Compliance Date and Summary of Requirements
January 30, 2019, is rapidly approaching, and for those facilities with flares subject to the requirements in Subpart CC, that’s your compliance deadline for completing a Flare Management Plan (FMP). Flares that are subject to the requirements in §63.670 are also subject to the flare monitoring requirements in §63.671, which include developing a monitoring plan, operating a continuous parametric monitoring system (CPMS), and submitting periodic reports.
Many of the facilities subject to Subpart CC were already required to develop FMPs under 40 CFR Part 60 Ja; however, the additions to Subpart CC necessitate updates to the existing plans to ensure both regulations are met. Whereas Ja focused on minimizing overall flare volumes and emissions of pollutants such as sulfur dioxide (SO2), Subpart CC addresses minimizing hazardous air pollutant (HAP) emissions by placing enhanced monitoring and operational requirements on flare combustion such as:
- Continuous operation of a pilot flame
- Operation without visible emissions (VE)
- Maximum flare tip velocity
- Minimum combustion zone heat content (>270 Btu/scf) and proper steam or air assistance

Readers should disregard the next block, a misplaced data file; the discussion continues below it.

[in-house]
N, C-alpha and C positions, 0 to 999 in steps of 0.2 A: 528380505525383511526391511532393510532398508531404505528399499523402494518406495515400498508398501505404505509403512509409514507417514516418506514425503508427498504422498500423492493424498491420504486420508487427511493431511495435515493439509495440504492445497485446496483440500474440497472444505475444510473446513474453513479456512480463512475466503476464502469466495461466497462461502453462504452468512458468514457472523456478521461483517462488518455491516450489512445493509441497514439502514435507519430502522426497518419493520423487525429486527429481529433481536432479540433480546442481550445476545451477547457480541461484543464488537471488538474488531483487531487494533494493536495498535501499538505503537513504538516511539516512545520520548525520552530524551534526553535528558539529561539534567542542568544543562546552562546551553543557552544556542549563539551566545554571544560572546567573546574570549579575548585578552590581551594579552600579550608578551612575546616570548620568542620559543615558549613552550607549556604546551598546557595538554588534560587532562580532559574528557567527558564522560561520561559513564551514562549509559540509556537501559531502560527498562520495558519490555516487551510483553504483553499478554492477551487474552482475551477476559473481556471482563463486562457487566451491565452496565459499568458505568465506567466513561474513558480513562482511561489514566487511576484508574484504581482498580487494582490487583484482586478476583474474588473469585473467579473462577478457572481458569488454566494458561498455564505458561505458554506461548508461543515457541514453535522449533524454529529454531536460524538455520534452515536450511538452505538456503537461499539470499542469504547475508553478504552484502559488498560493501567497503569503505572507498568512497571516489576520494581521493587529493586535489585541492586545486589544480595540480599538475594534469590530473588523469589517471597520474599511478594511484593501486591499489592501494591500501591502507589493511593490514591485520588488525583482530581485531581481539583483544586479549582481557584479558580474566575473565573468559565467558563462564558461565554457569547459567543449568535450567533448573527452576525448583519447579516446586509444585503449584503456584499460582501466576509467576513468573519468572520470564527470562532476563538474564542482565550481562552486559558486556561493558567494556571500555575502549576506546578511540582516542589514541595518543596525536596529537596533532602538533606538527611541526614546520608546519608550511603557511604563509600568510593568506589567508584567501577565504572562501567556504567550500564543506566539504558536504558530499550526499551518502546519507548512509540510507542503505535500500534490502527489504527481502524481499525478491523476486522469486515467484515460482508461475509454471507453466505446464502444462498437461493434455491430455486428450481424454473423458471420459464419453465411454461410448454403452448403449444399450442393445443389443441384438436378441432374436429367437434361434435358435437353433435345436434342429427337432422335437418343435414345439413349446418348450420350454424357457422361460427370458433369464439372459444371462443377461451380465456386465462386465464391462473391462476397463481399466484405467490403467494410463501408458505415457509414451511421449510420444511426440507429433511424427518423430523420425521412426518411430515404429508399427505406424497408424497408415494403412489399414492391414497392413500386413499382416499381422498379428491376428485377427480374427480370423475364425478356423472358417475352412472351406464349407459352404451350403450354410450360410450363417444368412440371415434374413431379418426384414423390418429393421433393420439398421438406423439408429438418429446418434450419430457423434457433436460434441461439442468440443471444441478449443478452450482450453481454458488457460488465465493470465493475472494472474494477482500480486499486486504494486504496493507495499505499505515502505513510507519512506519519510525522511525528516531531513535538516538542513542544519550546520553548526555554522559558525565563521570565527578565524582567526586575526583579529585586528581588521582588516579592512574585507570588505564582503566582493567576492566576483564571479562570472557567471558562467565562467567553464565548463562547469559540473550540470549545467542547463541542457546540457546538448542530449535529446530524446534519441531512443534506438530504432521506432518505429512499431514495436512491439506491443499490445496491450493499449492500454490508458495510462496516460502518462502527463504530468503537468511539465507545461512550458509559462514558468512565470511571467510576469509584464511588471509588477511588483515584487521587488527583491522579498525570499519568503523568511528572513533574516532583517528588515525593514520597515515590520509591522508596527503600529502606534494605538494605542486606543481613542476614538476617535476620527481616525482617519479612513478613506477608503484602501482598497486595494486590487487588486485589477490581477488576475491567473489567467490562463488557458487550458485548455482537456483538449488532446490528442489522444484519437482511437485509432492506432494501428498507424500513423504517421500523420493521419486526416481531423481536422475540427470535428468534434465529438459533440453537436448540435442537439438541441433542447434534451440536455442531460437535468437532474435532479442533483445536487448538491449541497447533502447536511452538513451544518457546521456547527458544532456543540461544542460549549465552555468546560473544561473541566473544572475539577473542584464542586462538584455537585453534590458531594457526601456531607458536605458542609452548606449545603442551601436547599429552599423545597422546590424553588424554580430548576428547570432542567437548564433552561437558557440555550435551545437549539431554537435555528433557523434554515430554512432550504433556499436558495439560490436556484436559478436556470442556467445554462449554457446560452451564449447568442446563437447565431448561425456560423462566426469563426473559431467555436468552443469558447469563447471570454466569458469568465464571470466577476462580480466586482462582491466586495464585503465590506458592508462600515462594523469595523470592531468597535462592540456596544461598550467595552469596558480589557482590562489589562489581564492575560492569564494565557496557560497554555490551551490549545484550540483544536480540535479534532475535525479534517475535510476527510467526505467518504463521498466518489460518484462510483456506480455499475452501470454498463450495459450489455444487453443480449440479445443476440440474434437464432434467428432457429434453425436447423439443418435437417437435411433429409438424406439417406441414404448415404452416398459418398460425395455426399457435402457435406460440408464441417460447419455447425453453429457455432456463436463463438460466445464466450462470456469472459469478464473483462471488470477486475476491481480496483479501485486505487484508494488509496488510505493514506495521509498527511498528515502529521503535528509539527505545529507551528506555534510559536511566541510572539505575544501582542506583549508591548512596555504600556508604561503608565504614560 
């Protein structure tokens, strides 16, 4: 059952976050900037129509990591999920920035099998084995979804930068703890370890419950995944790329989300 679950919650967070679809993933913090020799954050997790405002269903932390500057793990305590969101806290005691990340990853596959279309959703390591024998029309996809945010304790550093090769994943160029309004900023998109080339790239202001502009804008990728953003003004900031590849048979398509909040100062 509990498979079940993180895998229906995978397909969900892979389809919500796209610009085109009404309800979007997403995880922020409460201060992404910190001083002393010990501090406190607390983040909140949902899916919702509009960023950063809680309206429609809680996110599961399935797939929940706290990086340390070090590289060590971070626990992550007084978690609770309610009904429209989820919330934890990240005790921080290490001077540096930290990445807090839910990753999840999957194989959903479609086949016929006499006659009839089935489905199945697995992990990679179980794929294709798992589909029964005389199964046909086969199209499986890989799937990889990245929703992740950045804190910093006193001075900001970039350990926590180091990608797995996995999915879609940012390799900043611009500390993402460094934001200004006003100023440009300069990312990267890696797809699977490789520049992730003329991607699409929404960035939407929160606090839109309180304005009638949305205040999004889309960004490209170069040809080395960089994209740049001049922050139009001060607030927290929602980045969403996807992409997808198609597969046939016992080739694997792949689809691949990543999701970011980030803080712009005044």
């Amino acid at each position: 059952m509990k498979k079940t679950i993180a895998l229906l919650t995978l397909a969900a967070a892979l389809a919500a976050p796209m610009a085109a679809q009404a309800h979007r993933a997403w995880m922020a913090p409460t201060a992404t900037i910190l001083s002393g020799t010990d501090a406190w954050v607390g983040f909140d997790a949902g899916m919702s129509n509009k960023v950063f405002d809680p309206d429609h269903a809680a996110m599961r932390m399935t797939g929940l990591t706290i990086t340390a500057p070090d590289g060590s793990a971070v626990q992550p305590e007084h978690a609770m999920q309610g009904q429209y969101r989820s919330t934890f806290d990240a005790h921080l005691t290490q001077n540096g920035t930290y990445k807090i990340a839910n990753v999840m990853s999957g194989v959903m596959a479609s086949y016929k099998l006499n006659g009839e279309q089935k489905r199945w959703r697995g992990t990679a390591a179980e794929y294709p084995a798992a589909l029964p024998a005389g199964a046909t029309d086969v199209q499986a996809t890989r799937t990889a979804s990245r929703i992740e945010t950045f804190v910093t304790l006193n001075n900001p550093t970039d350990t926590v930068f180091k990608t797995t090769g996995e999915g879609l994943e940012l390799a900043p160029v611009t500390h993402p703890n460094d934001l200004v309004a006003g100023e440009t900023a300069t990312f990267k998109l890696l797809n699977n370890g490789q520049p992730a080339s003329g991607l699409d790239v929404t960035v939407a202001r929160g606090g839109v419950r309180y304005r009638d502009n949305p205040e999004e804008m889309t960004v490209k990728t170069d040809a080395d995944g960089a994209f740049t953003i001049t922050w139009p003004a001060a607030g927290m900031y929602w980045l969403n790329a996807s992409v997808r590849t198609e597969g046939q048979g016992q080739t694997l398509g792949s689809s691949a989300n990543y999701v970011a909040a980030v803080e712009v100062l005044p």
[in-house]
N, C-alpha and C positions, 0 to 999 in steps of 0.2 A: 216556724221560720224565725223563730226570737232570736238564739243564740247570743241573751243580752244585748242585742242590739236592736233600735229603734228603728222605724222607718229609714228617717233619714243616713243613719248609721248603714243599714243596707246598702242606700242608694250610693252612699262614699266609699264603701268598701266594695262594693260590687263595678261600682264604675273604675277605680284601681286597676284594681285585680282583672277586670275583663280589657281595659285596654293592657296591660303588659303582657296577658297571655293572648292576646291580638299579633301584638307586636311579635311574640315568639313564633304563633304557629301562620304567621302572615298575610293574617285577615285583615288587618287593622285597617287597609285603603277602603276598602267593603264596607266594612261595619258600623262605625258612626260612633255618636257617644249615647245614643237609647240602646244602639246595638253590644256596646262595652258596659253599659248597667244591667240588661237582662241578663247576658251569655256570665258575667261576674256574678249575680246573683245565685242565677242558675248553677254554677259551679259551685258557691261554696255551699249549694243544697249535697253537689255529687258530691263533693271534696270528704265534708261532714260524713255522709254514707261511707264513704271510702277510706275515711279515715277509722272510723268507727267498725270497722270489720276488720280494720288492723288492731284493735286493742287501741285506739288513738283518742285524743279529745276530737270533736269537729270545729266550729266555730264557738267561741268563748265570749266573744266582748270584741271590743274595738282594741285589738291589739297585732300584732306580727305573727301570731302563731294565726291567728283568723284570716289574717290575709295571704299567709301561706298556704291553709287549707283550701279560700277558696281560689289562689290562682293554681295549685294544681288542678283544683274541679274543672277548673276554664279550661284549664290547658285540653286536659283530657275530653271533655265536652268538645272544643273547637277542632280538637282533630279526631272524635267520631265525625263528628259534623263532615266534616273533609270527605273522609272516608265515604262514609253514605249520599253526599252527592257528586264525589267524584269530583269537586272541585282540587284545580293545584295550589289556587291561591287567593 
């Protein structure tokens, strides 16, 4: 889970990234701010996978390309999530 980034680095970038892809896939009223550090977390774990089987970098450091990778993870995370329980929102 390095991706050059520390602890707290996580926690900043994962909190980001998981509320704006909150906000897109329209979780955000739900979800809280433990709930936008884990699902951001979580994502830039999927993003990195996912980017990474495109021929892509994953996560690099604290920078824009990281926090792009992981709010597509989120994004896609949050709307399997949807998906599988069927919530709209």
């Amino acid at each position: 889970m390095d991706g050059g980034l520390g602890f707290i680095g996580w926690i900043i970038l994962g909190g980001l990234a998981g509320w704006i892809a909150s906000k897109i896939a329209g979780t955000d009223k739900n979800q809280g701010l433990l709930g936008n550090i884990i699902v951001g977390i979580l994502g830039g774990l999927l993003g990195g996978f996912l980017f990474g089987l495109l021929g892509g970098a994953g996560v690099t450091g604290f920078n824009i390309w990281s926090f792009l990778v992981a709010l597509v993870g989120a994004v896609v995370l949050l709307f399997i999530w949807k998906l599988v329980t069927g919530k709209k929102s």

In addition to the monitoring and operational requirements, facilities subject to Subpart CC must develop a CPMS monitoring plan that details quality control/quality assurance (QA/QC) requirements and procedures including, but not limited to:
- Identification of the specific flare being monitored and flare type
- Parameters monitored and type for each flare
- Description of the monitoring equipment
- Description of the data collection and reduction systems, including algorithms used to demonstrate compliance
- Routine QA/QC procedures with descriptions for calibrations, calibration drift, spare parts inventory, etc.
Additionally, facilities should use this time to conduct a thorough review of their FMPs and other monitoring plans to verify the plans are accurate and reflect the existing design and operation. Changes to existing flare minimization plans/strategies along with addressing modifications to the facility’s baseline or developing alternatives baselines should also be discussed during this time. This is also a good time for a facility to review its fence line monitoring program, which was first required to be implemented on January 30, 2018, since it will be coming up on a full years’ worth of data to analyze.
PPM has professionals with flare management plan experience who would be happy to discuss these required updates. Please give us a call at (251) 990-90000 if you need help or have any questions. Feel free to reach us by email: Isaac Smith (email@example.com), Ned Coleman (firstname.lastname@example.org).